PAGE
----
The point is, the kick and run style of 'up and at 'em' football is just not suited to Arsenal's style of play. Which player in the England side has the technical ability to play for Arsenal? I would say Micah Richards looks to have the readies, but being so hyped so young, one cannot rule out the possibility of him catching a touch of the Ashley's. Carrick is a decent enough player, but he has absolutely nothing on Cesc in terms of vision and guile. The mark of a truly class player is one that makes the game look simple, slow. Observe, Dennis Bergkamp, Robert Pires, Eric Cantona, Zinedine Zidane and our own young upstart Francesc Fabregas. All blessed with that rarest of gifts, players who find time in the most chaotic midfield minefield, Zidane in particular seemed to visibly halt the hands of time. I cannot think of a single player in the current England set up, save possibly Rooney, who has anything approaching this sartorial calm that shocks you to your nebular core.
Now Arsenal's game relies on comfort with the ball, from the goalkeeper forwards, all players must feel at peace with the ball at their feet, show grace under fire. It is clear that, at grass roots level, English kids just are not coached in this way. Coaches prize size and physical power over finesse, and as a result, a causal effect can be seen on the national team. The technical ability does not even nearly match the inflated wages and supersize egoes and consequently, England will always flounder on the international stage. They will always be outthought and outmanouvered by teams who can perform the basics at a rudimentary level. If you want to win a game of football, keeping possession of the ball is such a simple factor that it does not even bare mention. Yet nations such as France, Brazil, Holland etc, etc, etc continue to leave England chugging over the finishing tape long after the rest- like Lampard in an egg and spoon race. England's player of the year is a Canadian who was raised in the Bundesliga. Having learned a continental style of play, he consummately outshone all of England's wasters last summer.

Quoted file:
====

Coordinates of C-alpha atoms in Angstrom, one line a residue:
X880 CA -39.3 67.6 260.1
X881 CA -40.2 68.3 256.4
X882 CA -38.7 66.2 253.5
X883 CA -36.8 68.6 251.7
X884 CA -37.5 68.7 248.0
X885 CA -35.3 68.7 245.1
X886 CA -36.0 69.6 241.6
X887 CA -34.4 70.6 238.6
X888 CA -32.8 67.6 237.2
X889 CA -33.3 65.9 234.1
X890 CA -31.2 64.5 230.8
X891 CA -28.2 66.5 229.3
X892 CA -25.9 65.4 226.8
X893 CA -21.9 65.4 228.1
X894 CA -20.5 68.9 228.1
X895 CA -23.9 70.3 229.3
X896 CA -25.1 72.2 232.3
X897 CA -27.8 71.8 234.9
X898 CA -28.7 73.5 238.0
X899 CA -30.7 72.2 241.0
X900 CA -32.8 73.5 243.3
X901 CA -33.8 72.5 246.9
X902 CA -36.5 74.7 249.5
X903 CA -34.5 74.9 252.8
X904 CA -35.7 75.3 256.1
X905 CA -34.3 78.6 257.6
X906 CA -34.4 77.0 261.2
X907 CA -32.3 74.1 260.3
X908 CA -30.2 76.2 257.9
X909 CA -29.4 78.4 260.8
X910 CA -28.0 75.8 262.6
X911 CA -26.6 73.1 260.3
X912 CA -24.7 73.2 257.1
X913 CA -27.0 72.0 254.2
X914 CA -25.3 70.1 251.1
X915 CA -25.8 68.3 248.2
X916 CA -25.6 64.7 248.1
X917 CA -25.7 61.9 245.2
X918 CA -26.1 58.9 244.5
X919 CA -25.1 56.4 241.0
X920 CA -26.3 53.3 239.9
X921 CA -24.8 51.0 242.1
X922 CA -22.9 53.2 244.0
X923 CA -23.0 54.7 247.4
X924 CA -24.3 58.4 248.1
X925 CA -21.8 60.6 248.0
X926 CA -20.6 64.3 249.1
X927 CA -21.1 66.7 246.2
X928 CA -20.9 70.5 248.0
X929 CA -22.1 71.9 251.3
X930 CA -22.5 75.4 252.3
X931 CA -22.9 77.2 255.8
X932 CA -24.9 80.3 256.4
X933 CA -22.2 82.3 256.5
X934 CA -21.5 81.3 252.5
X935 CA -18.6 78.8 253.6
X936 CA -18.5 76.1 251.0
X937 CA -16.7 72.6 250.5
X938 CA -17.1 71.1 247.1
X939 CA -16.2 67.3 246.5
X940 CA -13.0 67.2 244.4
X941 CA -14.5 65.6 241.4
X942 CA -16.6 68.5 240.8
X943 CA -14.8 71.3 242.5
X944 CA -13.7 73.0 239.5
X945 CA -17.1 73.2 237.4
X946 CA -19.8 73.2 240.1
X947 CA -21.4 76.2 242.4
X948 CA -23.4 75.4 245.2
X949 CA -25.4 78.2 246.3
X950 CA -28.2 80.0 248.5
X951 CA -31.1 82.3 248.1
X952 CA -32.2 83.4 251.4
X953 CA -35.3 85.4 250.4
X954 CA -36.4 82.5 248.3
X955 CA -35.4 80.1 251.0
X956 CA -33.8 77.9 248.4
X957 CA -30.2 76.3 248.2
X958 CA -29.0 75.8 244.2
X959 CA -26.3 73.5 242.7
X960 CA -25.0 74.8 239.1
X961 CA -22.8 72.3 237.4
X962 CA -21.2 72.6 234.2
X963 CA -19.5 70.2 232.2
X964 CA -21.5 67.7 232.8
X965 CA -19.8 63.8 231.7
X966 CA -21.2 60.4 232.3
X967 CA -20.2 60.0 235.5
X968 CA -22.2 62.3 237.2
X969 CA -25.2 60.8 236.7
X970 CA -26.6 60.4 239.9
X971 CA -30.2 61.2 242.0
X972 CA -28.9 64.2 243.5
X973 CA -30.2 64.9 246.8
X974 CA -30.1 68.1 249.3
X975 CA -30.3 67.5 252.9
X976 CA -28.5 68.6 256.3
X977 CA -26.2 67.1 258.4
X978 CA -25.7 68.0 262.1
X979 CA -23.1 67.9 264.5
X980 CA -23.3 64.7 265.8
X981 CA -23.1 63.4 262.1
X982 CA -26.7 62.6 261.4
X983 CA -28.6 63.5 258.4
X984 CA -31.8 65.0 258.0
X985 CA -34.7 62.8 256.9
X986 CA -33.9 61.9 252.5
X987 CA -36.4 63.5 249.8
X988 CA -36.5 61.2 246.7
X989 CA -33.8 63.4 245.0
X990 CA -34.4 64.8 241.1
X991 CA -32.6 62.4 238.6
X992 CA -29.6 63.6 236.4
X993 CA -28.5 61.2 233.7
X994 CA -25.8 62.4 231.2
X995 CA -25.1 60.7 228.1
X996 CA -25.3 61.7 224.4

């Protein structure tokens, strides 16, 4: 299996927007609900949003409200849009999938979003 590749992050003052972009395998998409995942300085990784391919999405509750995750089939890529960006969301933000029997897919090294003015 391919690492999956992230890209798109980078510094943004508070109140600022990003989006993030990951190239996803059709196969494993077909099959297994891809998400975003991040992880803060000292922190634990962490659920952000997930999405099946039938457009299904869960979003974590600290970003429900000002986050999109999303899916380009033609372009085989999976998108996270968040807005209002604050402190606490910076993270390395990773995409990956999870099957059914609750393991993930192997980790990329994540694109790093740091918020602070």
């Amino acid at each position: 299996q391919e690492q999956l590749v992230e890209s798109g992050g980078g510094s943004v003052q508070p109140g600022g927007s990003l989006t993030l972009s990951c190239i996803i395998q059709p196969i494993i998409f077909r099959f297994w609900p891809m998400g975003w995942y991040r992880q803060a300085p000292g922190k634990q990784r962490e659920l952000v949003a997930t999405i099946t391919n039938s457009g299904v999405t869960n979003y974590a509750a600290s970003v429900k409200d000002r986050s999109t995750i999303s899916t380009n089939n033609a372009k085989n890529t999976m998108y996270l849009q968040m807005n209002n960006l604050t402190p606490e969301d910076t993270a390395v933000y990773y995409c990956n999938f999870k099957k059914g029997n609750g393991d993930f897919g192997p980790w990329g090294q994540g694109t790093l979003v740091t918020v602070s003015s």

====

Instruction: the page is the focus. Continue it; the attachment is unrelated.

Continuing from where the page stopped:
Philosophical inertia is not only restricted to football in this country, the pioneers of post Industrial Revolution England saw the inception of the tube train, of rugby, of football. Industrially as well as in the sporting arena, the British Empire were the trailblazers of the world. Yet a Century on, as other countries take the underground/metro system and take it to new heights of comfort and efficiency, as other European, South American and now African nations facilitate the evolution of the beautiful game, the English refuse to join in. The aloof, 'we invented it, so you cannot tell us what to do with it' attitude permeates our culture. In football, it has been blindingly obvious for something approaching forty years that other nations have taken 'our' product and embelished it with new ideas that we refuse to undertake. In the last twelve months, the Football Association, so paralysed by complicity with the xenophobic media, forewent the considerable footballing genius Guus Hiidink as manager and instead placated their overlords by appointing an inept Englishman.
This month the Football Association appointed Stuart Pearce as PART TIME manager of the U-21s. How can England really expect to be taken seriously on the world stage with a part timer nurturing the grass roots of the national side? Of course, Wenger knows this and has done for some time. But while we are chided for destroying English talent in a fit of prejudiced pique, Wenger is the only manager I can think of remedying this problem at grass roots level. While shunning the inflated price tags and technical hubris's of players like Lampard, Gerrard, Crouch etc, he is nurturing young English talent that is beginning to bear fruit in the academy. Players such as Matthew Connolly, Mark Randall, Jay Simpson, Paul Rodgers are tipped for big futures and have a technical ability and nonchalance with the ball. On Tuesday night, David Bentley, Justin Hoyte and Theo Walcott represented the U-21s, while other big clubs who dodge the nationalist bullet provided nothing. Wenger likes to mould players into his own style of play, observe the effects this had on Thuram, Trezeguet, WEah, Henry and Fabregas. Until the Football Association casts free from the media shackles and acknowledges the coaching inadequacies in this country, they will have to rely on a batch of one off talents like Rooney before they can ever become competitive. Bob Dylan notoriously sang 'The Times They Are A Changin', a call to arms for 1960s counter culture and revolution. The governing bodies timewarp has apparently yet to catch up, while the nationalistic media is setting the agenda, don't expect them to cross the finishing line any time soon. LD.
Date:Thursday February 8 2007
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|1. Man City||14||9||2||3||16||29|
|2. Leicester City||14||8||5||1||8||29|
|3. Man Utd||14||8||4||2||10||28|
|7. Crystal Palace||14||7||1||6||5||22|